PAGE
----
Also read our overview article: Santiam River Fishing.

McKenzie River

This famous fly-fishing trout stream also has a very nice spring Chinook run.

The river produced more than 1,700 spring Chinook in a good 2010 season, nearly double the number of the year before when angling was fair at best.

Starting in 2014, average returns of hatchery-marked spring Chinook have tapered off in the McKenzie because ODFW has shifted some of its salmon smolt plants to the Coast Fork Willamette River (see below).

Indeed, in recent years the harvest of spring Chinook below the McKenzie’s Leaburg Dam have been about 600 per year. The reason for the shift is to reduce the impact on naturally reproducing Chinook in the McKenzie.

These springers are most often targeted in the several miles of river below Leaburg Dam, where the hatchery is located and where bait fishing is allowed.

Spring Chinook can be found on the McKenzie as early as April, but fishable numbers start building in May and the catches usually peak in June and early July. Decent fishing can continue into August.

For more on McKenzie River’s trout, steelhead and salmon fishing, click here.

Willamette River, Middle Fork

The Middle Fork Willamette can be the best of the lot when it comes to southern Willamette Valley spring Chinook salmon fishing.

In an excellent 2010 season, the river southeast of Springfield and Eugene gave up an impressive 4,900 springers, nearly three times the catch on the nearby McKenzie.

However, harvests in recent years have been much more modest, often below 1,000 fish.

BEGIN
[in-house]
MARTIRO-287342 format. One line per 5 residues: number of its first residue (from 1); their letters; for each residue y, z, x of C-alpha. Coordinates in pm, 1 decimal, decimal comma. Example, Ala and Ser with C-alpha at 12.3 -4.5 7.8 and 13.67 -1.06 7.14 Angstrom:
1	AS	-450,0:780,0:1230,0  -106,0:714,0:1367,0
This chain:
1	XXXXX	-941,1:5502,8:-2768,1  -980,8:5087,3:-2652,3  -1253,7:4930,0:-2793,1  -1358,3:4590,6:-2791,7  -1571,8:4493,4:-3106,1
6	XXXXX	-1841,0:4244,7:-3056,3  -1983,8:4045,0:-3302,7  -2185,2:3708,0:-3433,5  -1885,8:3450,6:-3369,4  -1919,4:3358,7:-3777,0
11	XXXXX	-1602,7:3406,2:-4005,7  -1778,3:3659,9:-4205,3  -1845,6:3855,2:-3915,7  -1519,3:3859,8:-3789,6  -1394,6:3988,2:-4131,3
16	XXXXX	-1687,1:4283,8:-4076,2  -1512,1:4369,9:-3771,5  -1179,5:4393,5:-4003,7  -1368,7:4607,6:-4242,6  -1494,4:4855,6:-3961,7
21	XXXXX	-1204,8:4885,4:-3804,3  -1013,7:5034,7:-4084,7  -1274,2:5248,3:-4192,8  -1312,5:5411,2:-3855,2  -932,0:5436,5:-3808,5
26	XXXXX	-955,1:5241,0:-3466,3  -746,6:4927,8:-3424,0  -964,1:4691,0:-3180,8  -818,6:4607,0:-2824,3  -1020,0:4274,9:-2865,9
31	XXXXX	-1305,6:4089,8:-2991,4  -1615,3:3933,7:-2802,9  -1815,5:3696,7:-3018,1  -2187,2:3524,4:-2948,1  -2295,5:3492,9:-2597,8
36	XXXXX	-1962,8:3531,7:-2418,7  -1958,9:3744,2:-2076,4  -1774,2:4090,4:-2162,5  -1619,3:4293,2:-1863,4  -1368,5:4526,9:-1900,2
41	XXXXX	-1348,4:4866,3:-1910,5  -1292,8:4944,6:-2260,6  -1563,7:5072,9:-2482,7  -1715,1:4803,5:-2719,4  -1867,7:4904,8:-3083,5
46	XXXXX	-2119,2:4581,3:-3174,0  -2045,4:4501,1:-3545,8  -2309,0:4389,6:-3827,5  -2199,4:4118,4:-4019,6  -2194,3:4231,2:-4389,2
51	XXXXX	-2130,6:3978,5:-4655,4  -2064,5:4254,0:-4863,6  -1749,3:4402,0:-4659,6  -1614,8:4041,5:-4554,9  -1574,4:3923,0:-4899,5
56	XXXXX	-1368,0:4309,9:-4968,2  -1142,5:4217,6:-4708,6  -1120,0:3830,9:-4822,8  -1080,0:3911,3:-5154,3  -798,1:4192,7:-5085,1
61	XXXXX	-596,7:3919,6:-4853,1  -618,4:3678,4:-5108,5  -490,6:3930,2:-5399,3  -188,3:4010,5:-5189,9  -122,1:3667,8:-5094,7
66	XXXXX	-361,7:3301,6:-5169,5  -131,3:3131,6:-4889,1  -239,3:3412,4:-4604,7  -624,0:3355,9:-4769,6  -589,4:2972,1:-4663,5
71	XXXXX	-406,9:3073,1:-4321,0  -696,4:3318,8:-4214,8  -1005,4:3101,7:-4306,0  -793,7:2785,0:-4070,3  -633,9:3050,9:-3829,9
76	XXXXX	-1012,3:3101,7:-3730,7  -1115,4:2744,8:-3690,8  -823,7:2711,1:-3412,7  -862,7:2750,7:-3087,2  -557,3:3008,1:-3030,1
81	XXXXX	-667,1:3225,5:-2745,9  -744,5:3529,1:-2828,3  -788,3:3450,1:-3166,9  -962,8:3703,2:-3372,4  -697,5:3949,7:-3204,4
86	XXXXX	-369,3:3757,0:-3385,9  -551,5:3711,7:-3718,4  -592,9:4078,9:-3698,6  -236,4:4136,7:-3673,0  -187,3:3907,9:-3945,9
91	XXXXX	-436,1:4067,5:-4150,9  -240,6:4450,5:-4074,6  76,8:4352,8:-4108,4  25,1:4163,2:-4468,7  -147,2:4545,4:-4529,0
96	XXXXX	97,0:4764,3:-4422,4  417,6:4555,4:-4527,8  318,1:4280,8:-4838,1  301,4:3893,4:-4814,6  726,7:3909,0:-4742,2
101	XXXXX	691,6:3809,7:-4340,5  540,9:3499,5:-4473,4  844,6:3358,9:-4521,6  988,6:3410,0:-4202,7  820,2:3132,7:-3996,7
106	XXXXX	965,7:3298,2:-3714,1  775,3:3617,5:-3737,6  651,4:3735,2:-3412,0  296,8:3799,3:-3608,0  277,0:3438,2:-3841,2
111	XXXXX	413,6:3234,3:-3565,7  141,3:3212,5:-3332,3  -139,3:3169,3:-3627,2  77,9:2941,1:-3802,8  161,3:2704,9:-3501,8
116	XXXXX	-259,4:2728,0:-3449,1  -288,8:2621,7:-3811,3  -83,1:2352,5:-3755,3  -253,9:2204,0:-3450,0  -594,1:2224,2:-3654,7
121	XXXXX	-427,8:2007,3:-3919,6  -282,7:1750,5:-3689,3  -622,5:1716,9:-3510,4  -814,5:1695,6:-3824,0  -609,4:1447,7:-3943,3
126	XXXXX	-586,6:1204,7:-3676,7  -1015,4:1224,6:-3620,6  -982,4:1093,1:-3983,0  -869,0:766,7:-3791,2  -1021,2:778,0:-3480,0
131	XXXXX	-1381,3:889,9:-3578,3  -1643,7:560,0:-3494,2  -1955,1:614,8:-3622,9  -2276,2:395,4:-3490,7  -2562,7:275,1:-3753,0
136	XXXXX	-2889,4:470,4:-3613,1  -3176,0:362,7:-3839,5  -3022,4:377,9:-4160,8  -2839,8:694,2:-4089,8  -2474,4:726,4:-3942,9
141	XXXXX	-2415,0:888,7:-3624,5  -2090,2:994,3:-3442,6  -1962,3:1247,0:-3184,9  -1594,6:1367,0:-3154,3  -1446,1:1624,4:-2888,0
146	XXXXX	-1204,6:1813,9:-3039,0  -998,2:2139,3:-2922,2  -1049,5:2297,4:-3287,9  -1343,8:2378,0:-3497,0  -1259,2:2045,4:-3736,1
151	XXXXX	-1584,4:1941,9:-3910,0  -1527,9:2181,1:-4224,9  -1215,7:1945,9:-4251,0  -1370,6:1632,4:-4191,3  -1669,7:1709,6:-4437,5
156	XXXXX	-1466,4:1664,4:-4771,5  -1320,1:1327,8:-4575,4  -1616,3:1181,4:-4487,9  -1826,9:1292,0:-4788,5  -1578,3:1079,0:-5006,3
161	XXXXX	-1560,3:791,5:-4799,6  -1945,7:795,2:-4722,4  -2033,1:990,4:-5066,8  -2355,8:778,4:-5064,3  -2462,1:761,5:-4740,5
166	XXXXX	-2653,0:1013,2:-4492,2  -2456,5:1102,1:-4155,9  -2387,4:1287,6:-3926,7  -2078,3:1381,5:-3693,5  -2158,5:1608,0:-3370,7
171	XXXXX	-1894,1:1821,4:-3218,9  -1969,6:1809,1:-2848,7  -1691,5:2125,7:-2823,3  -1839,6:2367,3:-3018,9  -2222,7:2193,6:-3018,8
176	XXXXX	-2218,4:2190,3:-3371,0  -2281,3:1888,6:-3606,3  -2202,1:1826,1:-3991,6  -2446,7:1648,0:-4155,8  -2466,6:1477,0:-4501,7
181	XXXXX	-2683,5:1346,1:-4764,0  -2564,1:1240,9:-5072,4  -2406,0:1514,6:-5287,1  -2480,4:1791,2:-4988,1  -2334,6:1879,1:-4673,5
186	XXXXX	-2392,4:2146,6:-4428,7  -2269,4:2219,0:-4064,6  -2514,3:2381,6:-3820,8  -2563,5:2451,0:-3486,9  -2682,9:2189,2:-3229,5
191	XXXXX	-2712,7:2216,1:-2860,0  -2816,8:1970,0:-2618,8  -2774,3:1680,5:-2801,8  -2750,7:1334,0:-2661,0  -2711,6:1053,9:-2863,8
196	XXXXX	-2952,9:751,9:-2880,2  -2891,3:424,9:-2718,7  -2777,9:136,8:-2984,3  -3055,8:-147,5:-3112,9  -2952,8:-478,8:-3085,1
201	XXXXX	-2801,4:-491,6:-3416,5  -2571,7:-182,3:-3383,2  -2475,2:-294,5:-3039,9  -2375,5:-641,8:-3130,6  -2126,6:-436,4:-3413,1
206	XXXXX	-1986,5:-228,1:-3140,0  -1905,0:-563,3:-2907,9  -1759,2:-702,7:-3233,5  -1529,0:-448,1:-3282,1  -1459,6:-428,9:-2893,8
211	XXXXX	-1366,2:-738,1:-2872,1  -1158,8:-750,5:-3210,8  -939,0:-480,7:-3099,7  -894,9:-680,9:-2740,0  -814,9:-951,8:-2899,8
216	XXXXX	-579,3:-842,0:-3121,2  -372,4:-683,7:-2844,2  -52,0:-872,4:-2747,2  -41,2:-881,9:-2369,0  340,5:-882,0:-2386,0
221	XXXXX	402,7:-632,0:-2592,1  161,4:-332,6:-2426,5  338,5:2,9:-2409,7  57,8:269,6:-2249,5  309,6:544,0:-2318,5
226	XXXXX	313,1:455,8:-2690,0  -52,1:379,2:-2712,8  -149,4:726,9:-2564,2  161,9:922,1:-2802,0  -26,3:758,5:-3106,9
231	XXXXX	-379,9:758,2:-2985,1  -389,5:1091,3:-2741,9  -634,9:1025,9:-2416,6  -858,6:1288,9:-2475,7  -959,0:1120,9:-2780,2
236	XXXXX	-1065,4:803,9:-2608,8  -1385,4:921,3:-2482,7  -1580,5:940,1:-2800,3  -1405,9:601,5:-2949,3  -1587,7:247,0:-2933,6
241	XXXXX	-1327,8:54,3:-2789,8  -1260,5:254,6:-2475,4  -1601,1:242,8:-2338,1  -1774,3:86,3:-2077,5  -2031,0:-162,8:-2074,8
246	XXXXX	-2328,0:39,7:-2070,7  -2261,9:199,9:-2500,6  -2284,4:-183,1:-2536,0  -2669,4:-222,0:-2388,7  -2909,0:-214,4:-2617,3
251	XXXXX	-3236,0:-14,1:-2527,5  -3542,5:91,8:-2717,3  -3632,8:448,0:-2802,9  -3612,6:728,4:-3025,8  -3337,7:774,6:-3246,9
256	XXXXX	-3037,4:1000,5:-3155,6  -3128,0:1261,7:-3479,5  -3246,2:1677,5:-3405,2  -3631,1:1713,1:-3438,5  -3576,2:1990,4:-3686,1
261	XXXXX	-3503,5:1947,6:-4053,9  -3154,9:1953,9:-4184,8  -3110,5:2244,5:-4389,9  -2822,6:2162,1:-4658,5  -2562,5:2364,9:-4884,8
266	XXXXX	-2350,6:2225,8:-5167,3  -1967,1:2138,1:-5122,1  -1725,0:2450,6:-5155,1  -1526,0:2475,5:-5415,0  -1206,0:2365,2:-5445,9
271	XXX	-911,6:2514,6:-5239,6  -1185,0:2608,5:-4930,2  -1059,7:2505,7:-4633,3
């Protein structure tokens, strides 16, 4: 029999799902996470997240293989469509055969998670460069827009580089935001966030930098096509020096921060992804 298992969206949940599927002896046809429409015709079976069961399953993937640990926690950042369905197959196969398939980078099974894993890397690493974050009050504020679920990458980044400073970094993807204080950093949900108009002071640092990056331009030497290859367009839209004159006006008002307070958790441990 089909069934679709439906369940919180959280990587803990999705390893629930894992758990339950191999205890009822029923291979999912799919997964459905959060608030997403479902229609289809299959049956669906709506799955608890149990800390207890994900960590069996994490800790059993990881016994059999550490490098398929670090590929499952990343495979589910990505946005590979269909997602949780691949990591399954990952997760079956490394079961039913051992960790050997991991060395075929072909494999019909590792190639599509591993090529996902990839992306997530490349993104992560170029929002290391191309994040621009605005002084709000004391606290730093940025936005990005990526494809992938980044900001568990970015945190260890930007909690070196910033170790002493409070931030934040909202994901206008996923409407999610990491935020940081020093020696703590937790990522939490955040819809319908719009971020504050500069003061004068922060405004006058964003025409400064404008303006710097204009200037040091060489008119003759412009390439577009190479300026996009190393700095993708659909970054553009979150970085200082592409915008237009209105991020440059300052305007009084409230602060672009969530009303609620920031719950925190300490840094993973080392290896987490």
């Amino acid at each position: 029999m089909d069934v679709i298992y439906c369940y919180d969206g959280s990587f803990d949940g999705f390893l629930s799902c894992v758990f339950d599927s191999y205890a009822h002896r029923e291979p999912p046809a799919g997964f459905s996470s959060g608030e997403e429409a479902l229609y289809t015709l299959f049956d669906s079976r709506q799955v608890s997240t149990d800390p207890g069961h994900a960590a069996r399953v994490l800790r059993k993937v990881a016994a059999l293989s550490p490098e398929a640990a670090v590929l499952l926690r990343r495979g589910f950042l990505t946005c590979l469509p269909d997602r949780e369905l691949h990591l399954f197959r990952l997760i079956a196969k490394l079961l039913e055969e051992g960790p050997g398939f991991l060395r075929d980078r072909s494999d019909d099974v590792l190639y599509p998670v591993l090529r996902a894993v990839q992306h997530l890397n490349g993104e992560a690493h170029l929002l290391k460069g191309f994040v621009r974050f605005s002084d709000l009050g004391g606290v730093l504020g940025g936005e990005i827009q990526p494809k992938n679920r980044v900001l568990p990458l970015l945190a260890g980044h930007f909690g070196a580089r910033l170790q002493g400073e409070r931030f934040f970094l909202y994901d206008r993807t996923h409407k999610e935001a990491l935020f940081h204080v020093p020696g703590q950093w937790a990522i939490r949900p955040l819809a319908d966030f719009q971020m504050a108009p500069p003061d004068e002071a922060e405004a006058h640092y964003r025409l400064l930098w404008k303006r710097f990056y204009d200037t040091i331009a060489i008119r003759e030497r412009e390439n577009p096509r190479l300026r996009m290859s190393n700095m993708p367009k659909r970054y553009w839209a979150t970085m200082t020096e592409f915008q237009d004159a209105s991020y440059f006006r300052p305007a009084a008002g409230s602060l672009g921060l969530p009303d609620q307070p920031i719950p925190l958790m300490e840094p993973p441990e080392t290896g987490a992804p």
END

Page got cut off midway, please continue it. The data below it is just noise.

Like the McKenzie, fishing improves throughout May and often peaks in June and early July. Decent catches can continue into August, although the fish will be darker.

The Middle Fork is primarily fished in the stretch below Dexter Dam, where there is a hatchery. This fork has fewer well-defined holes and is therefore less productive closer to Springfield, where the mainstem splits into the Middle and Coast forks.

Springers and summer steelhead tend to shoot through that lower section before hitting the brakes as they near the dam.

Look not only for spring Chinook and summer steelhead to crowd in below the dam, but also a large number of anglers. Make sure you read the regulations for a description of the open area below the dam.

You’ll find lower concentrations of fish but perhaps a little more elbow room if you fish just a bit downriver, in a few public access points off either Highway 58 (south side) or Pengra Road (north side).

You also can walk into holding water on the trails of Elijah Bristow State Park, off Highway 58 just below the dam, where the river divides into smaller channels with a few deeper holes.

For more on fishing in the Middle Fork Willamette, click here.